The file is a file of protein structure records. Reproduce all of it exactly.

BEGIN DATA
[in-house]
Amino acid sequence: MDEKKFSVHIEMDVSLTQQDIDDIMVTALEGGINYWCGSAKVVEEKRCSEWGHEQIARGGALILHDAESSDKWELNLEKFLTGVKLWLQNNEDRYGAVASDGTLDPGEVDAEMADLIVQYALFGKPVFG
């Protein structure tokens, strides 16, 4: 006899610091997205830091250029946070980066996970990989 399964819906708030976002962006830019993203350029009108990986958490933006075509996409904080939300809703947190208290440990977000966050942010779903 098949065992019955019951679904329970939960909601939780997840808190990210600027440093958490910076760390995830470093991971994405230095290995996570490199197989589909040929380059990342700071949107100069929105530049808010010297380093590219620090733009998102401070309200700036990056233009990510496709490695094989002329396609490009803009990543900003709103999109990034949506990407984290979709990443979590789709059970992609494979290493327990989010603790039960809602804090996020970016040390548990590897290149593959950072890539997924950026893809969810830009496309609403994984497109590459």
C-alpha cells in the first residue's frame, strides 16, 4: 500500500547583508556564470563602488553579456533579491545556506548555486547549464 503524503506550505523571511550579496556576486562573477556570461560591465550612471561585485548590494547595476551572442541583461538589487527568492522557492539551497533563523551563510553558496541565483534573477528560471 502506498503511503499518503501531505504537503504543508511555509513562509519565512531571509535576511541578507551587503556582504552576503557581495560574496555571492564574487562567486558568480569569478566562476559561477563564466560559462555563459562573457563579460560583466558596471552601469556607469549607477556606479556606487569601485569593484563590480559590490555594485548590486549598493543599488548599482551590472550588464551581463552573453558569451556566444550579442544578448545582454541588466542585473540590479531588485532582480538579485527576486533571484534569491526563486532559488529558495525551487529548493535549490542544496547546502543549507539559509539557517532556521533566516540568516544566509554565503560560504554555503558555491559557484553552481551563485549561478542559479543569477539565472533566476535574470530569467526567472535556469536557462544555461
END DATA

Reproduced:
[in-house]
Amino acid sequence: MDEKKFSVHIEMDVSLTQQDIDDIMVTALEGGINYWCGSAKVVEEKRCSEWGHEQIARGGALILHDAESSDKWELNLEKFLTGVKLWLQNNEDRYGAVASDGTLDPGEVDAEMADLIVQYALFGKPVFG
């Protein structure tokens, strides 16, 4: 006899610091997205830091250029946070980066996970990989 399964819906708030976002962006830019993203350029009108990986958490933006075509996409904080939300809703947190208290440990977000966050942010779903 098949065992019955019951679904329970939960909601939780997840808190990210600027440093958490910076760390995830470093991971994405230095290995996570490199197989589909040929380059990342700071949107100069929105530049808010010297380093590219620090733009998102401070309200700036990056233009990510496709490695094989002329396609490009803009990543900003709103999109990034949506990407984290979709990443979590789709059970992609494979290493327990989010603790039960809602804090996020970016040390548990590897290149593959950072890539997924950026893809969810830009496309609403994984497109590459």
C-alpha cells in the first residue's frame, strides 16, 4: 500500500547583508556564470563602488553579456533579491545556506548555486547549464 503524503506550505523571511550579496556576486562573477556570461560591465550612471561585485548590494547595476551572442541583461538589487527568492522557492539551497533563523551563510553558496541565483534573477528560471 502506498503511503499518503501531505504537503504543508511555509513562509519565512531571509535576511541578507551587503556582504552576503557581495560574496555571492564574487562567486558568480569569478566562476559561477563564466560559462555563459562573457563579460560583466558596471552601469556607469549607477556606479556606487569601485569593484563590480559590490555594485548590486549598493543599488548599482551590472550588464551581463552573453558569451556566444550579442544578448545582454541588466542585473540590479531588485532582480538579485527576486533571484534569491526563486532559488529558495525551487529548493535549490542544496547546502543549507539559509539557517532556521533566516540568516544566509554565503560560504554555503558555491559557484553552481551563485549561478542559479543569477539565472533566476535574470530569467526567472535556469536557462544555461